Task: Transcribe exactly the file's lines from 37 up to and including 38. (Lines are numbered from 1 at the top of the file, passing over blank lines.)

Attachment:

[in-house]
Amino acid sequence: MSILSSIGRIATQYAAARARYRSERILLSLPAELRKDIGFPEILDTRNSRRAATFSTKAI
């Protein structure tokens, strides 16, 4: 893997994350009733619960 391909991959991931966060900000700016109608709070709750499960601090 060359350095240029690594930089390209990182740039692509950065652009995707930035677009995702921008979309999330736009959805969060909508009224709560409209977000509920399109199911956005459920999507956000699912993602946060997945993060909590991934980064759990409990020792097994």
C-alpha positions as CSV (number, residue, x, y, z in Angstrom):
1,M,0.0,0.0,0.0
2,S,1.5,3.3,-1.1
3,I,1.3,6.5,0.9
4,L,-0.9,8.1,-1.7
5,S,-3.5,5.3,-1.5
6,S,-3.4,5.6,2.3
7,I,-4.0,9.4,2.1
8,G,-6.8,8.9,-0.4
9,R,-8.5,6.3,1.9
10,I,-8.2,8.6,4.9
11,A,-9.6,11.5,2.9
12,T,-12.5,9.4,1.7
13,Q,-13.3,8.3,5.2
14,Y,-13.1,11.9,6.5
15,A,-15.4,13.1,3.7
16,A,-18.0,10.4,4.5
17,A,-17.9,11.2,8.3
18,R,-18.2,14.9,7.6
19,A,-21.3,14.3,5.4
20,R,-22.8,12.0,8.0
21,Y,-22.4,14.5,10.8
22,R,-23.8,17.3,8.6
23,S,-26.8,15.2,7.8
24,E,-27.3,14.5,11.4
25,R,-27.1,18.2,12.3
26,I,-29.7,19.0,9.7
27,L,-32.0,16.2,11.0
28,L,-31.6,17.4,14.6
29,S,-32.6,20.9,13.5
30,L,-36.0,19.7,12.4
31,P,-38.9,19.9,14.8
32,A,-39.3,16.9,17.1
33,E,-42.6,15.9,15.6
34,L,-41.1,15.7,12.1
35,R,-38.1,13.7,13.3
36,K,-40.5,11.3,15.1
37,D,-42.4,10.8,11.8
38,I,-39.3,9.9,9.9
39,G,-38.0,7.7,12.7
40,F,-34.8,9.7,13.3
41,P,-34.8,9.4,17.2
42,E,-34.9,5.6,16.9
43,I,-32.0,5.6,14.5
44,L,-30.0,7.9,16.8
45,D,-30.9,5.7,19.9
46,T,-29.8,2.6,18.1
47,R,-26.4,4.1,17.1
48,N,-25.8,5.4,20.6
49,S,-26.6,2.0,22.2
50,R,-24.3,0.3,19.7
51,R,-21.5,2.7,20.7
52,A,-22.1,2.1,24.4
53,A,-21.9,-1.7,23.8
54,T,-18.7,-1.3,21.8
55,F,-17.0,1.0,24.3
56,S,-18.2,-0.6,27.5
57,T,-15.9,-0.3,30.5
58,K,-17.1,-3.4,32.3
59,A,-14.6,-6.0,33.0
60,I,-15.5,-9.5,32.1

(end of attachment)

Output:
33,E,-42.6,15.9,15.6
34,L,-41.1,15.7,12.1